Most leadership development programs run by major institutions follow the same, tried and true construct – a mix of classroom training and action-learning projects where “leaders-in-training” can practice new skills and behaviors. The “educational” aspect is aligned to support the movement of selected leaders into new, more demanding roles – roles where they will further develop their capabilities through experience. Are these programs working to produce the capabilities needed to successfully lead organizations in the 21st Century?
A typical program is organized in three modules – leading self, leading others, leading organizations. When leading self, it is important for a leader to develop self-awareness and insight into what makes him or her tick, what he or she aspires to be –his or her mental model of leadership, and what might trip him or her up. The goal is for the leader to gain just enough self-awareness and vulnerability to want to take action to build his or her capabilities as a leader.
When leading others, a leader should learn that not everyone thinks and feels the same as he or she does. The leader develops appreciation for what others can bring to a team and how to help them to collaborate towards accomplishing shared goals. Influencing, negotiation, and prioritization are critical skills that must be developed and mastered in learning to lead others.
When leading organizations, a leader appreciates the forces from within and outside the organization that create potential obstacles and new opportunities and seeks to get an early read on them. A leader will expand his or her network and perspective to both think strategically and take decisive action to pivot when conditions call for a tactical shift.
Organizations have been developing leaders in this way for many years. They identify those they think have potential to make these transitions– from leader of self, to leader of others, to leader of organizations — and provide training, coaching, mentoring, and assignments that build capabilities through experience. But is this still an effective method for developing the leaders needed in today’s world – where change and transformation in technology, in markets, in business models is constant, disruptive and substantive?
While the model of looking at leading self, leading others, and then leading organizations may still be useful, is something more – something different – needed for leaders to be successful today and in the future? The challenges leaders face today call for an understanding of systems, organizational networks, a growth mindset, and the agility to flex in order to adapt to changing circumstances. At the same time, leaders need to be grounded in order to make effective decisions. They must be grounded by the desired identity of the organization – what it aims to stand for – as well as the values it lives by. Companies known for outstanding leader development – e.g., GE and Proctor and Gamble – have this foundation of identity and values. These are the qualities of a “true north” that guide the organization through turbulent times.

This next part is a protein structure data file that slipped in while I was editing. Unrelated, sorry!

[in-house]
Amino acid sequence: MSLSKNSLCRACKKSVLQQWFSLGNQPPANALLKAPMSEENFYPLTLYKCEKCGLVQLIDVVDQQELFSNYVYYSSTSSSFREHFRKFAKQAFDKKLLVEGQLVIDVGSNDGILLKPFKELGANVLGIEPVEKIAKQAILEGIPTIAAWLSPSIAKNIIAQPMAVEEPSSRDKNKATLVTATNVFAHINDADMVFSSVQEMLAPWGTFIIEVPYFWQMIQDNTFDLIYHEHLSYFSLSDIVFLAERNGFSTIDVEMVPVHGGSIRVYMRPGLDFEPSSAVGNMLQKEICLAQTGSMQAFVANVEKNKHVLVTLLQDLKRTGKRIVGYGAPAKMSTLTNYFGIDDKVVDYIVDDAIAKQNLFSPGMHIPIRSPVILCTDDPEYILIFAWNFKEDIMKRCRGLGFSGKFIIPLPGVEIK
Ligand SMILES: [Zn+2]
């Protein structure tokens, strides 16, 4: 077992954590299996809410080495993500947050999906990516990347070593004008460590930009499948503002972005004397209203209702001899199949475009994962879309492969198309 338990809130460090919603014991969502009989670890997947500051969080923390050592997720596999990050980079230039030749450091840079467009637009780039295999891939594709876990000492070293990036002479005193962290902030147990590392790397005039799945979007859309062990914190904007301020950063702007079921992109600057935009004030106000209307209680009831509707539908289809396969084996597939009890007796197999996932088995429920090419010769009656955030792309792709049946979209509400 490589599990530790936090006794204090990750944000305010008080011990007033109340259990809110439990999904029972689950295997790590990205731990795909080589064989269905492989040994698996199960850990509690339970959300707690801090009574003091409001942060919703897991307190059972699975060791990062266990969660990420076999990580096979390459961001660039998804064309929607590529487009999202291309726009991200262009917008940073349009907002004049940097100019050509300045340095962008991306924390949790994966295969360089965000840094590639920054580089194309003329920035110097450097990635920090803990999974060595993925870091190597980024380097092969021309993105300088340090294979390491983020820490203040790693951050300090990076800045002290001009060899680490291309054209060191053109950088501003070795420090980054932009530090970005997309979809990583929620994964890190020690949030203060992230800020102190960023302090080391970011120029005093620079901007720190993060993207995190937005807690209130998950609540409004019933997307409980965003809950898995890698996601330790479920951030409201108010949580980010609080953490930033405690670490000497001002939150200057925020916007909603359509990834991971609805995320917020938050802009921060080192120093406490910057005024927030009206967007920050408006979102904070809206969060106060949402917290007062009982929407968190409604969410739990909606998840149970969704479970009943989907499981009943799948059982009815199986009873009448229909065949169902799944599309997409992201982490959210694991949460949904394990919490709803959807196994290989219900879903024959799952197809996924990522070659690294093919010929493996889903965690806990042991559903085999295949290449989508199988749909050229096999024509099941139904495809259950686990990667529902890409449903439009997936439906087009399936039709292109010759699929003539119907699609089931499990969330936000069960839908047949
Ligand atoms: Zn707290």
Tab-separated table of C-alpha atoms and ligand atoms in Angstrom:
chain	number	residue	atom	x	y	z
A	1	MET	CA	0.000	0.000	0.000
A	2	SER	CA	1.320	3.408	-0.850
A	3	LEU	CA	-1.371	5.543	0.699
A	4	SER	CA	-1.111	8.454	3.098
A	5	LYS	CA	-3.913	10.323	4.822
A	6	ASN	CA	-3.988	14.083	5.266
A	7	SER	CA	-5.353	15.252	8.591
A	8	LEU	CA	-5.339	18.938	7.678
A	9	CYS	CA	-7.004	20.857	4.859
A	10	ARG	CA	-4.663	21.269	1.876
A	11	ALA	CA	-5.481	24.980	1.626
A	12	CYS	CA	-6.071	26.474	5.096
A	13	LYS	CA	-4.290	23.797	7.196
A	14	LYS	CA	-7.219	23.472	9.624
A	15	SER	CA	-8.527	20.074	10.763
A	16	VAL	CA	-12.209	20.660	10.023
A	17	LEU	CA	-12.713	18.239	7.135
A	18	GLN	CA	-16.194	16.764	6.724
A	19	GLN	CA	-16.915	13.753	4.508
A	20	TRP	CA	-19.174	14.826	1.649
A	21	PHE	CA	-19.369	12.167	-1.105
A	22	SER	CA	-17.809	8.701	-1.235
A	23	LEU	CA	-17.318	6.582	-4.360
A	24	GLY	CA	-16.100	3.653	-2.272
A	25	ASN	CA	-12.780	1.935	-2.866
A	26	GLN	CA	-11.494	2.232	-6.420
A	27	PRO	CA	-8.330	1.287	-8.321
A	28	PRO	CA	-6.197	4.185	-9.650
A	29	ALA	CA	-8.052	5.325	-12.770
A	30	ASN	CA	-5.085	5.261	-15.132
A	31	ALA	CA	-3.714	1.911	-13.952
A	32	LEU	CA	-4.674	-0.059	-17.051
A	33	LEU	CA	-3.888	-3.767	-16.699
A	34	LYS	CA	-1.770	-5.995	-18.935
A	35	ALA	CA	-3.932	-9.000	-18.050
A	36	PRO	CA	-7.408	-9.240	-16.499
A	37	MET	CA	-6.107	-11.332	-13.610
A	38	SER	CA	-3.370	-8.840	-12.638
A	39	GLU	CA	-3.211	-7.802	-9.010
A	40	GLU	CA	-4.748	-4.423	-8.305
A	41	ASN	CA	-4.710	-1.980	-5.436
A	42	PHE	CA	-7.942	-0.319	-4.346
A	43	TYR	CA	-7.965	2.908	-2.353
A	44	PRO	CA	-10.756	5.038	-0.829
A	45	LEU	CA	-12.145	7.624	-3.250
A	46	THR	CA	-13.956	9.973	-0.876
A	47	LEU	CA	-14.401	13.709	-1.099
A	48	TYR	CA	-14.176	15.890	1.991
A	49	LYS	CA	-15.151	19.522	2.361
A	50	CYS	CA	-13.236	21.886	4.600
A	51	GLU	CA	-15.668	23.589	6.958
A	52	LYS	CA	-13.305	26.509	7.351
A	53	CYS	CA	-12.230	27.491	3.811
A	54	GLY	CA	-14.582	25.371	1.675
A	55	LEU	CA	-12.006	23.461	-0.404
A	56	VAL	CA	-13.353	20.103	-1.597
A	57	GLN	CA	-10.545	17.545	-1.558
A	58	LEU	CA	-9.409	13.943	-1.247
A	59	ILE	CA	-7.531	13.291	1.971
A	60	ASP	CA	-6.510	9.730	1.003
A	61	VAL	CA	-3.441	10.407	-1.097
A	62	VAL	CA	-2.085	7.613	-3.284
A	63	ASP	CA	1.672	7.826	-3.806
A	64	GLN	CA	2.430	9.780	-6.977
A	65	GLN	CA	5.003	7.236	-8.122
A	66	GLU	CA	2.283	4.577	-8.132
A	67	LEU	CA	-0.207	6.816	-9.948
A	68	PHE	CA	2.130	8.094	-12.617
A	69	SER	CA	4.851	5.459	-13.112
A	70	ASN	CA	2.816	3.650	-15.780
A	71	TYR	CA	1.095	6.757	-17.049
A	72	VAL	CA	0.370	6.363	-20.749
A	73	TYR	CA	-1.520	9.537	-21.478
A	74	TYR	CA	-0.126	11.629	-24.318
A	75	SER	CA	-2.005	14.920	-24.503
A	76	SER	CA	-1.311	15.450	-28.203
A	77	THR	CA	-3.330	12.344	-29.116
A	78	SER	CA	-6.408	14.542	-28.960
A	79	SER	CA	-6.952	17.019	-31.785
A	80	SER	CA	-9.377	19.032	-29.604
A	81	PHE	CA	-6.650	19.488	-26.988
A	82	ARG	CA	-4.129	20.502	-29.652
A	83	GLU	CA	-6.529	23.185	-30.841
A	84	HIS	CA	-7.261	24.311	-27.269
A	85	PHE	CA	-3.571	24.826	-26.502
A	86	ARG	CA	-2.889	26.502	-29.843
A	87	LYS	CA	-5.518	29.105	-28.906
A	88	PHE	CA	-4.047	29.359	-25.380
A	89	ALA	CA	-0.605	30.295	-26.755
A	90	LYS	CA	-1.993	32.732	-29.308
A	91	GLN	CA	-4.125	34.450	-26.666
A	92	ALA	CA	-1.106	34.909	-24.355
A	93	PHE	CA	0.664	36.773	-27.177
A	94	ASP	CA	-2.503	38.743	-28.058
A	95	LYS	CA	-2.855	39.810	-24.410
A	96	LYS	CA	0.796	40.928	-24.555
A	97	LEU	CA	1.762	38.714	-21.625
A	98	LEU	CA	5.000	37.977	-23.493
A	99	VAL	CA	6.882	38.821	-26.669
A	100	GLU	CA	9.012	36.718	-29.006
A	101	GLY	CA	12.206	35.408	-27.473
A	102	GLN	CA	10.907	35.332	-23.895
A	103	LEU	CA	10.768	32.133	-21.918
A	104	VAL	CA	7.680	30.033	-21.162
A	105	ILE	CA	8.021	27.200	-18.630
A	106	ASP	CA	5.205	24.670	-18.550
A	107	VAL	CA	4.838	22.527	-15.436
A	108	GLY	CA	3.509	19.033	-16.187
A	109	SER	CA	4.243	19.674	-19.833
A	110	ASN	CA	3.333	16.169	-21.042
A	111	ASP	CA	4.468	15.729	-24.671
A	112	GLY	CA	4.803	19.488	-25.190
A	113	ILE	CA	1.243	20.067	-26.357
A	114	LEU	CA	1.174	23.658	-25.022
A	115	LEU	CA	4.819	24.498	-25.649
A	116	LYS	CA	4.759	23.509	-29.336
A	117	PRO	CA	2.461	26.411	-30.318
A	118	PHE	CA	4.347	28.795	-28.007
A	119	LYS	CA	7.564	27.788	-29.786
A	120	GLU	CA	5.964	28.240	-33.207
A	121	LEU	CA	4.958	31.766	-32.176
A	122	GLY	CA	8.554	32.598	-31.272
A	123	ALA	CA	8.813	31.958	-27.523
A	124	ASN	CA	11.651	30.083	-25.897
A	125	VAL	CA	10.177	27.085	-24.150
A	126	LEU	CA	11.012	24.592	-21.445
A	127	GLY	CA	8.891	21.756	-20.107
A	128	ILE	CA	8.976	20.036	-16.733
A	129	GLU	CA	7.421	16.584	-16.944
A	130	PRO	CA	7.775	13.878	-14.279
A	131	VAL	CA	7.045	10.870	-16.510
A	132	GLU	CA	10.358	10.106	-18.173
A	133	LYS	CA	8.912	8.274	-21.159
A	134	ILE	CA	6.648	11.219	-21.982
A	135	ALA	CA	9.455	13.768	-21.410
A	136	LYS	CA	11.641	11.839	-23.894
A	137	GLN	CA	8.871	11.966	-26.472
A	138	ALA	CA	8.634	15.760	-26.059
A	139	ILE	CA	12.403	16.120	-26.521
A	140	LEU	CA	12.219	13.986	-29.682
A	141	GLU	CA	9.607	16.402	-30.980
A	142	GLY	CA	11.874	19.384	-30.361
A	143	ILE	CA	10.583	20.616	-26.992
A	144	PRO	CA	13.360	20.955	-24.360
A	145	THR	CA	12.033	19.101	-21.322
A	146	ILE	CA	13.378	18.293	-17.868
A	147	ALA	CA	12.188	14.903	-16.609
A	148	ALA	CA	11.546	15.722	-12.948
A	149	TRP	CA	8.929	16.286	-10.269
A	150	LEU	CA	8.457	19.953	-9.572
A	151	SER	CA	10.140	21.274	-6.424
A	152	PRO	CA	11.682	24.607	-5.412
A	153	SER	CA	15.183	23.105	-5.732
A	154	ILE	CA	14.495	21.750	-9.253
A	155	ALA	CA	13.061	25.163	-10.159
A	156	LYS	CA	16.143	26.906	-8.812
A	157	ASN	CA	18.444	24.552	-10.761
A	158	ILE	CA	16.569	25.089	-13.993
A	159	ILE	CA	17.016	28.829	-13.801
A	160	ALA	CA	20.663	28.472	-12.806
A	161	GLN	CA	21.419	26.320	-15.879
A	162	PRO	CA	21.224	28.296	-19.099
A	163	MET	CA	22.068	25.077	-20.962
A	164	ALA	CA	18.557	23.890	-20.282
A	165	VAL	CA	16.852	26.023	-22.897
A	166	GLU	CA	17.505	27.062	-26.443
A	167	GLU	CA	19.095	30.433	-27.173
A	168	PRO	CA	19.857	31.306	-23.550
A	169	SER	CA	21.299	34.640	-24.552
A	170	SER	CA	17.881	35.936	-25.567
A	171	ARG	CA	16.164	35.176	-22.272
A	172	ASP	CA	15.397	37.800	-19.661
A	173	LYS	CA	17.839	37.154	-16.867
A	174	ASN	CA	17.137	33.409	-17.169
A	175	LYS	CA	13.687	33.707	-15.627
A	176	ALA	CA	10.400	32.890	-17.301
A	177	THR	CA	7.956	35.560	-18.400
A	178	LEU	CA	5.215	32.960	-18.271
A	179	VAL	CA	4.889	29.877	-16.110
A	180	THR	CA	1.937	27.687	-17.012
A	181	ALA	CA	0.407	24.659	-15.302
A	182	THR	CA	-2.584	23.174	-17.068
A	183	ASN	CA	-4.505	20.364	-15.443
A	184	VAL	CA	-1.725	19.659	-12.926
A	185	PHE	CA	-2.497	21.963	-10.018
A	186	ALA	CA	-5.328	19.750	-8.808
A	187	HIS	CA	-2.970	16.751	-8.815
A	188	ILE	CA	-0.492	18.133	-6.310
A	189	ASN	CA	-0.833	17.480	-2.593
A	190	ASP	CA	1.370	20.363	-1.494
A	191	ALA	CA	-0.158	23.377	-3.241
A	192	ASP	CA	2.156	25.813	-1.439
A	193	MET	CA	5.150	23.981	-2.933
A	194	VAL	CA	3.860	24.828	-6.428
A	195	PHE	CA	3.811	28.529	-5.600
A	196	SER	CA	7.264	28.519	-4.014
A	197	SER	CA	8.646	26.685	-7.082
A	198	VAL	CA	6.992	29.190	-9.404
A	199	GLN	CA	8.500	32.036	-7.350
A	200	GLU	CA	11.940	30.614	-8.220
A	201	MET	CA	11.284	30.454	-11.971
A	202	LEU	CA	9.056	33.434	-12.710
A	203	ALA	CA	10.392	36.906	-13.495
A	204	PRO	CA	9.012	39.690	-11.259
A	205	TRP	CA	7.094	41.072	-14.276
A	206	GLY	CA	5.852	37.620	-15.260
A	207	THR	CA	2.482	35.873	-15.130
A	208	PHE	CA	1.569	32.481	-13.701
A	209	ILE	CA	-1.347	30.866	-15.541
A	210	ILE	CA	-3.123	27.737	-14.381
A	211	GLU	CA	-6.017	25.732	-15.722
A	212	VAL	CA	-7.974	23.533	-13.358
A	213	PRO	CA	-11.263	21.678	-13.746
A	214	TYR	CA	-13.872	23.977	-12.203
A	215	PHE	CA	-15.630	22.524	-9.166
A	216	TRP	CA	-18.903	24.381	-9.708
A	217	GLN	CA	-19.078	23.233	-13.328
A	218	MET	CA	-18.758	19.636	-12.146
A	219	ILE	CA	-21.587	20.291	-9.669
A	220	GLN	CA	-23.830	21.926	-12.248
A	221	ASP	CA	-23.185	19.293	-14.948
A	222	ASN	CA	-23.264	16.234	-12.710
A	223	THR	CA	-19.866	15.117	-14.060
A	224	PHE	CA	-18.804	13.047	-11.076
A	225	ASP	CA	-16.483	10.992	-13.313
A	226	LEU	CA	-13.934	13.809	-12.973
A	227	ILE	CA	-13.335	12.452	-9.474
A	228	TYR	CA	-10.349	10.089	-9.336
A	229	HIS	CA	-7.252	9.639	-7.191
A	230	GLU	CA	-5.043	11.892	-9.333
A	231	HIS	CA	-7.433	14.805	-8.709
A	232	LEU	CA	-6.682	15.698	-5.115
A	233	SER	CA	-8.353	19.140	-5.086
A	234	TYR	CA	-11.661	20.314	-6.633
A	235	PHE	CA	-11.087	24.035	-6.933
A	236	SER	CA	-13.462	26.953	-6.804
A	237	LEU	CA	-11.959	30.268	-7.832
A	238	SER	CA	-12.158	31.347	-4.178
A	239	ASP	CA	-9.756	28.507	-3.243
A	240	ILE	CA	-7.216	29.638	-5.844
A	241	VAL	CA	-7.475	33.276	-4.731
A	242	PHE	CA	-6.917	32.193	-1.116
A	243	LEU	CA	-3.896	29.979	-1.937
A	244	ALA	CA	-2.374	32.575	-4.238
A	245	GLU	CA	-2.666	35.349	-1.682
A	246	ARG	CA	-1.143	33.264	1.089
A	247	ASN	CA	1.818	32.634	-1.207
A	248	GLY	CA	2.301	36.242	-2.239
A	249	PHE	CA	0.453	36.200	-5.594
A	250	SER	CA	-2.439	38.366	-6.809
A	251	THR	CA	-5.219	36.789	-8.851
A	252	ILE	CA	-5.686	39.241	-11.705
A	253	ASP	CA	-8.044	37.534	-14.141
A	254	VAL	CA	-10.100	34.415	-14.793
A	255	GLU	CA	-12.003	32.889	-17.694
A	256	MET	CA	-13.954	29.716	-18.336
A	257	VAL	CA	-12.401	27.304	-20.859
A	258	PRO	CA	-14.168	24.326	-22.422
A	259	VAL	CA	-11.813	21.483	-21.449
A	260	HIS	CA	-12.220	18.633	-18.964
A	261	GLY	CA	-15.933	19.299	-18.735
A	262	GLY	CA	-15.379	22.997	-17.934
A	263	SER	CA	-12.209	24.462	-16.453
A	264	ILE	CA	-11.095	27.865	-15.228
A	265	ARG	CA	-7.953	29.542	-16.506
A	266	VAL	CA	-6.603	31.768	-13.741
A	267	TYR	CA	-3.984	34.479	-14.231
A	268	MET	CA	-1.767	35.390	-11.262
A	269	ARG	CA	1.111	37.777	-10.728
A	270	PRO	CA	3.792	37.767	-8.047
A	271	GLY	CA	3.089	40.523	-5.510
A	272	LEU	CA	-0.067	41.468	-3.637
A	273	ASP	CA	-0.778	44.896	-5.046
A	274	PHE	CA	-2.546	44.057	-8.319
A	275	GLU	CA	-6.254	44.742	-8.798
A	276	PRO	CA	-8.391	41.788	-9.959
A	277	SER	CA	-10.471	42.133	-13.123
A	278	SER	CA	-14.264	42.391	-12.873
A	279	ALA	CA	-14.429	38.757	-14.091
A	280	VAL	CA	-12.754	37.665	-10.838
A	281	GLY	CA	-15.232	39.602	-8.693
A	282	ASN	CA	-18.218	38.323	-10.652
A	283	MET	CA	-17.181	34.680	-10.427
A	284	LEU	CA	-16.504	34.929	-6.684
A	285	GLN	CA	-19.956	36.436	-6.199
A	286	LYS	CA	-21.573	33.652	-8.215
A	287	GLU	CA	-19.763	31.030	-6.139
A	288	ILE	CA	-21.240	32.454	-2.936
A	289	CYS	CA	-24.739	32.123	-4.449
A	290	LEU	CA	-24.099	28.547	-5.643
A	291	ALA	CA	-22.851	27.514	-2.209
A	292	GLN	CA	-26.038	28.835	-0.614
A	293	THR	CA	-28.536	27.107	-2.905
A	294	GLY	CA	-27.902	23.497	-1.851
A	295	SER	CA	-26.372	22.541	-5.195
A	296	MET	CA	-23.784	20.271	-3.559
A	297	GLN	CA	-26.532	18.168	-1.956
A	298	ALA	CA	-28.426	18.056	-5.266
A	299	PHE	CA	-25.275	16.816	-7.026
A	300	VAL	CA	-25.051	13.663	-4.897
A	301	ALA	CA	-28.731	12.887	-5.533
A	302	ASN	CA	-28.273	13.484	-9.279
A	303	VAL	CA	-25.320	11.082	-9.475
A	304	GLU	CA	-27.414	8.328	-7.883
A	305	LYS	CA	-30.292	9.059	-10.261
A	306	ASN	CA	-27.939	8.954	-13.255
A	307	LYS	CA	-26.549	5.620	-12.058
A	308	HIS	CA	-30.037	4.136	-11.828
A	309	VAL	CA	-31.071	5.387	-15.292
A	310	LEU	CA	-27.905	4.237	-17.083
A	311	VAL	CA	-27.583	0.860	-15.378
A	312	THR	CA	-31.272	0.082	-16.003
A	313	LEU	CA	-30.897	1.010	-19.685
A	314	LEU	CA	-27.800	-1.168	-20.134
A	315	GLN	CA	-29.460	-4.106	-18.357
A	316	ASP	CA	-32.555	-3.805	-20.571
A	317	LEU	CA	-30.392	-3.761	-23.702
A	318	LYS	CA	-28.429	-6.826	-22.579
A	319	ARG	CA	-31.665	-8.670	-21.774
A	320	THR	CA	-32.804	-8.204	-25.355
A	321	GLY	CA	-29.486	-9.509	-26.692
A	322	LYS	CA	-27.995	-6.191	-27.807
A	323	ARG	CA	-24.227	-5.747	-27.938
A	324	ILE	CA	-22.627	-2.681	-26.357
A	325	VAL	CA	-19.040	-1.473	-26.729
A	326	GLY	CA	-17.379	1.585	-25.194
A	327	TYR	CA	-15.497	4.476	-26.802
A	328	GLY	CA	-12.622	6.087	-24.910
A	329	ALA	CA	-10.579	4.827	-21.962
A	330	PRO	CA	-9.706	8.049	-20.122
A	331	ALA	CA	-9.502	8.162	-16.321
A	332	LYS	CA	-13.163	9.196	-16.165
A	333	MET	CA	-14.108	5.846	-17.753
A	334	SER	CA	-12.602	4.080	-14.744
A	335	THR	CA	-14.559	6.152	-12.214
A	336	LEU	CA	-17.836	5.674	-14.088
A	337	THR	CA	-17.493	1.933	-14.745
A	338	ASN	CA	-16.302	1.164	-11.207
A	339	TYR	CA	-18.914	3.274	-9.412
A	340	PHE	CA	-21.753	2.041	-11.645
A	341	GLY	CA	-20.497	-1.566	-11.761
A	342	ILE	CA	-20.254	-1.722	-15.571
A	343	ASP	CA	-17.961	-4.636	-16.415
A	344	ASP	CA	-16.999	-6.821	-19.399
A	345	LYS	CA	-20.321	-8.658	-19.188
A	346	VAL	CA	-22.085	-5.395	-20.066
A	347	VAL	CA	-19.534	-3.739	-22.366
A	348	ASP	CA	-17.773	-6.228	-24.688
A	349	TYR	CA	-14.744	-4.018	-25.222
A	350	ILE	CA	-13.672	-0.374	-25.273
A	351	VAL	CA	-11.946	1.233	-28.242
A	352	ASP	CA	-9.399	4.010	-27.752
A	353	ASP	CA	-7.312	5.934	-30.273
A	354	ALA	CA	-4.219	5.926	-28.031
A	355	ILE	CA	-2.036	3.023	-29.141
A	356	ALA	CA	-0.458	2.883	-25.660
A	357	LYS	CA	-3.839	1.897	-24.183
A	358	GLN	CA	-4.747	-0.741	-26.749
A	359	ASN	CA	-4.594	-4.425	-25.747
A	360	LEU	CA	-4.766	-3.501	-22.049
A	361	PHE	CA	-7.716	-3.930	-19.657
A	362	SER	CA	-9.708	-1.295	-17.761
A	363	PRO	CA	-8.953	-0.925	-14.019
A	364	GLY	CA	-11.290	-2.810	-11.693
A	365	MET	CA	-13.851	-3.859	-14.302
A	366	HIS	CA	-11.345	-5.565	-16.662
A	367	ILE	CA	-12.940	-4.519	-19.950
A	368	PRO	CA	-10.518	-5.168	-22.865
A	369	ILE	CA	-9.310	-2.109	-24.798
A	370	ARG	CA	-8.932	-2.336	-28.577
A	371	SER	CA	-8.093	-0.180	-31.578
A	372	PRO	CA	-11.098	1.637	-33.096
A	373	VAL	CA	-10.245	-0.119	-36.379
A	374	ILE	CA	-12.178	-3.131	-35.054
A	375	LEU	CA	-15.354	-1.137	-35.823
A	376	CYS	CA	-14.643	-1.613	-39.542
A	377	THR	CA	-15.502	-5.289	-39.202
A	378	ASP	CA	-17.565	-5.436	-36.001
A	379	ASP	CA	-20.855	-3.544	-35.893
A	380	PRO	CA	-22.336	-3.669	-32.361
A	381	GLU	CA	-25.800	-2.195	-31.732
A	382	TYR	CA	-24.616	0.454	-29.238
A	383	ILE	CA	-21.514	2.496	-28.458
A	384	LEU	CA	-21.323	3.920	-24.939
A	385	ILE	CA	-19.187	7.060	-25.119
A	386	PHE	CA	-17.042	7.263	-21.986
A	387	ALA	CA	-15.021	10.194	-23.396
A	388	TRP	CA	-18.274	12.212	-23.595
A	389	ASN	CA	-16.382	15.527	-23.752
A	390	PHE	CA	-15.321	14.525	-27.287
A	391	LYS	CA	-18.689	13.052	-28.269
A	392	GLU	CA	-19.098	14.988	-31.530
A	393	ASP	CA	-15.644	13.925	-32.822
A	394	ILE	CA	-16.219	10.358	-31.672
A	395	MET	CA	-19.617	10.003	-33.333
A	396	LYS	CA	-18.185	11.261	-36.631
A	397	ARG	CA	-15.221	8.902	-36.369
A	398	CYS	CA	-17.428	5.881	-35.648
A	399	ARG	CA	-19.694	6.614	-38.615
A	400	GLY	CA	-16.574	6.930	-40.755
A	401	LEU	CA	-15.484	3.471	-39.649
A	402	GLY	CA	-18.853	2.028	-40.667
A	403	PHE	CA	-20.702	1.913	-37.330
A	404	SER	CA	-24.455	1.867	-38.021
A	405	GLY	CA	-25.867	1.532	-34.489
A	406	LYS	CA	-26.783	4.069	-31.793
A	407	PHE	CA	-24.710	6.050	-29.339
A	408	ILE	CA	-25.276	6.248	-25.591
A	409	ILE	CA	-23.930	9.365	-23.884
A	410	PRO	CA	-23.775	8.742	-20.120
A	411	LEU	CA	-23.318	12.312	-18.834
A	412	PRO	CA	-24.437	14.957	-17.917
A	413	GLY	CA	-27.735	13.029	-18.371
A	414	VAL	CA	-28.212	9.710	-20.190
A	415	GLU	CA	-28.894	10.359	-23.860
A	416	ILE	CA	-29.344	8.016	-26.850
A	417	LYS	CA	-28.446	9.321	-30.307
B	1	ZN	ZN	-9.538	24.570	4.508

We recognize that the world of work is dynamic, and that many factors impact organizations at any given time (economic, physical, technological, social, political, etc.) A shift in any one of these factors can have profound effects on organizations. Adhering to a specific vision for what the organization will be in the future can impede its ability to adapt to changing circumstances. In their excellent article – The Dialogic Mindset: Leading Change in a Complex World (by Gervase R. Bushe, Ph.D. and Robert J. Marshak, Ph.D. in the Special Issue of the Organization Development Journal on Developing Culturally Adaptive Leaders for Turbulent Times, 2016) – the authors argue that “in the new leadership narrative, the leader does not know in advance what the content of the change will be, but does provide a process for change that engages those people who will help the organization learn and adapt through collective inquiry.” They say that in complex contexts, a leader’s role is to mobilize stakeholders and allow new solutions to emerge by conducting small experiments. The leader engages others in innovating to adapt to change, rather than defining a specific vision, designing “the” solution conceptually, and then imposing it on the system.
For leaders to drive this sort of evolving change, they must be able to cope with anxiety and ambiguity, be confident in themselves and challenge the status quo, be curious and connect emotionally, as well as intellectually, with others. So how should leadership development programs build these capabilities in leaders? One way Herminia Ibarra has found, is to let them play:
https://hbr.org/2015/03/the-most-productive-way-to-develop-as-a-leaderGreen Silk Associates is available to assist in designing leadership development programs of the future.